bill:
th karibu in northern bc influences me
all th time  i livd ther 70s 80s erlee
part uv th 90s off n on 4 a long time
naytur is our relees n our home i wrote
most uv my naytur n organik poetree
ther wch still influences me
in my
current home in toronto n my life ther
is also wundrful in othr wayze n i beleev we carree th magik sumtimes uv wher wev bin
with us wherevr we go its wher i am n i dont know th futur i dont know what will happn
next its always sumthing n oftn sumthing wundrful wch toronto is wundrful
4 me we ar not separabul from naytur
or separate from it whethr we ar on
a beech in barcelona or seeing th
art works in th galleree in st petersberg or driving from courteny
b.c. 2 victoria or living in th carlton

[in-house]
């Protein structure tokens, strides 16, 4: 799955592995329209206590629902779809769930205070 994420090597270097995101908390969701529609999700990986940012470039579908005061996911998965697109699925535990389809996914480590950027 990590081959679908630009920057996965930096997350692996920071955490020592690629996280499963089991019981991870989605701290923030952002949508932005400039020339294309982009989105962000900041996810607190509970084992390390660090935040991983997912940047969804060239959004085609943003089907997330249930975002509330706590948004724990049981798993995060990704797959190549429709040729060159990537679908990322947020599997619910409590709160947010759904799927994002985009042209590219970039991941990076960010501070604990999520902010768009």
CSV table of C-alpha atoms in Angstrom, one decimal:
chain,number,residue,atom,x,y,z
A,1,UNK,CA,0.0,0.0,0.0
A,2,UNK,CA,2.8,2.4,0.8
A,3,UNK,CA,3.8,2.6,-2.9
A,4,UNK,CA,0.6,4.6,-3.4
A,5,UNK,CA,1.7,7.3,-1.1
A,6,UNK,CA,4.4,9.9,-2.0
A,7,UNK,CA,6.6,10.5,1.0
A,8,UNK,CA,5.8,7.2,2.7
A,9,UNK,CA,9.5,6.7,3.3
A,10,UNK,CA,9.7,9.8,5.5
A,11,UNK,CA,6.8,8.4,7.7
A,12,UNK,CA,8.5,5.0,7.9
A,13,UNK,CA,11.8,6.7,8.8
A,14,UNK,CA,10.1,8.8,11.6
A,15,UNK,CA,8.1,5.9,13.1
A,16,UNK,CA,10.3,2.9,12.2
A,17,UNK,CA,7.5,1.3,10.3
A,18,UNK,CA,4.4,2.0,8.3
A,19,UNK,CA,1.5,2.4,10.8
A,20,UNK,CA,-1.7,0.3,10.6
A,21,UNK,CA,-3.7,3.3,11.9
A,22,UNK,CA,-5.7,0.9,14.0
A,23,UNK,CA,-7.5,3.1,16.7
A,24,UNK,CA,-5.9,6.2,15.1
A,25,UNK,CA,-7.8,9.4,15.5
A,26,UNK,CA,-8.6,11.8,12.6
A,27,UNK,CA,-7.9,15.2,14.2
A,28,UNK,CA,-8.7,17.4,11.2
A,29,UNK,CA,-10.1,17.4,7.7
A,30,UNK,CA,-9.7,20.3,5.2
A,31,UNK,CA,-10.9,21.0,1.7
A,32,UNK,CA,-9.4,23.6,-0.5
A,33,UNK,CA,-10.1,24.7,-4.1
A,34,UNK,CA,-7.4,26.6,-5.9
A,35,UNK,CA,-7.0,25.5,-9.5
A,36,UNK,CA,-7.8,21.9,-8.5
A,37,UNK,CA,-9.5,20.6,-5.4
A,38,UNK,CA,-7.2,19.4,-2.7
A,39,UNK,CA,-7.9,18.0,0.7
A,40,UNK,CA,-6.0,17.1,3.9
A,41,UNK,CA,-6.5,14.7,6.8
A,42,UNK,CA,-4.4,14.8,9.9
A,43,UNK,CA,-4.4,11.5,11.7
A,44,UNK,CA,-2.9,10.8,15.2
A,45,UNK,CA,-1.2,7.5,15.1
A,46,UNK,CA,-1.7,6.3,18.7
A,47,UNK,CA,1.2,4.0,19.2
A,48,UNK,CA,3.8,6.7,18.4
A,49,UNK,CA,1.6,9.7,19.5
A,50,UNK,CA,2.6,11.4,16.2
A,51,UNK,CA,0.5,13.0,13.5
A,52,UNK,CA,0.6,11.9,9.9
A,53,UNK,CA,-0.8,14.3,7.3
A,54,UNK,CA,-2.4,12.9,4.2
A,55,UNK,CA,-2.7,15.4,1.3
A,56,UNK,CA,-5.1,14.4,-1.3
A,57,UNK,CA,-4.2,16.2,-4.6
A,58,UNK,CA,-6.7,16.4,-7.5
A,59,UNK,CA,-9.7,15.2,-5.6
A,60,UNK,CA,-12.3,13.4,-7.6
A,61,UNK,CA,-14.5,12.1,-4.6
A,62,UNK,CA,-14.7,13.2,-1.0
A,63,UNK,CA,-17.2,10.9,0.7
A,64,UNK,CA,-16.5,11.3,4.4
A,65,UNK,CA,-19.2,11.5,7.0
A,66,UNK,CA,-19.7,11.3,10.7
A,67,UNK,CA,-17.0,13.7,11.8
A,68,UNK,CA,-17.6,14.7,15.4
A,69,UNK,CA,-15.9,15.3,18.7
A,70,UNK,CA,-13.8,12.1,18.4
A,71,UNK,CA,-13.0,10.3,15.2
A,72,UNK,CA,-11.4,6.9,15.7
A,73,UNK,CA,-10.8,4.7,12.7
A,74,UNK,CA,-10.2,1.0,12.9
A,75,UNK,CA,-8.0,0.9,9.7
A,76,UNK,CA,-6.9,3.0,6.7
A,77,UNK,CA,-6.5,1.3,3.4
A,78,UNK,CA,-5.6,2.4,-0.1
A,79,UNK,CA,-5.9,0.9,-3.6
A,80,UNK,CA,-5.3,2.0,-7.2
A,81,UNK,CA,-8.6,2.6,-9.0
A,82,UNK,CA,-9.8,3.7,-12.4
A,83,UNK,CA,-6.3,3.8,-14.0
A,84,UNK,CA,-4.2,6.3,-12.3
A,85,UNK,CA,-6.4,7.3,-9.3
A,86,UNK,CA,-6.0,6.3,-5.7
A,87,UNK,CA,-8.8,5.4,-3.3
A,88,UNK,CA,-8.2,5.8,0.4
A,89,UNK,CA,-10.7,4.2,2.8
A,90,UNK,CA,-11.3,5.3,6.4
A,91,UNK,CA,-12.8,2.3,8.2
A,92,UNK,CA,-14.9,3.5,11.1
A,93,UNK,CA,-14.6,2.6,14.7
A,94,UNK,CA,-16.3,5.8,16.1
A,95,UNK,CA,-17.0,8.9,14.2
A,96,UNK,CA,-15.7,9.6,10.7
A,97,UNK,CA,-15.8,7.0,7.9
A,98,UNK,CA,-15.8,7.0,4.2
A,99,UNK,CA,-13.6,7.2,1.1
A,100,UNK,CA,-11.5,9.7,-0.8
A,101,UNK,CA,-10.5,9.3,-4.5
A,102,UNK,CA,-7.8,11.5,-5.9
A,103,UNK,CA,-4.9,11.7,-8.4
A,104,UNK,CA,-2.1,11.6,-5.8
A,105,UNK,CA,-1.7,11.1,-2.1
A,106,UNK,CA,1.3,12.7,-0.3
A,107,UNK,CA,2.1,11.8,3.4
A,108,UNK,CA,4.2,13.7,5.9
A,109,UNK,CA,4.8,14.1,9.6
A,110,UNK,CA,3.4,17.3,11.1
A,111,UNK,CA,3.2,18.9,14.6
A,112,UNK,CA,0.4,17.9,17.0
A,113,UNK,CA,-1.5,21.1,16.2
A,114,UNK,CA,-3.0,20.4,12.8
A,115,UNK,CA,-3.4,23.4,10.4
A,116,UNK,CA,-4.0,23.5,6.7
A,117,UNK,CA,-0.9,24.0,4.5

arms nu york citee or in mexico or in
london england all thees places n mor
evreewher we go influences us n th
world is biggr n biggr n mor possibul
n enriches us yes

A crescent moon is hanging low over the fields after midnight, directly out the window bill is facing.  bill smiles and relays his love for nature, telling us more about the time he lived in northern British Columbia, with his partner, for a while, and then by himself, up on a hill, with a view of a lake, where he gathered water everyday.  “I still dream of it”, he says, “and wish I hadn’t left”.

With the moon about to set, I reflect again on how place informs and defines us, telling others of who we are.  I wonder on what we chose to say, and the narrative we change as our understanding of place and self changes.  Memories change, even as we rethink them.  It can’t be helped, it is how our brains work.  And knowing this makes the present, and being present with a master of presence, that much more, the point of living.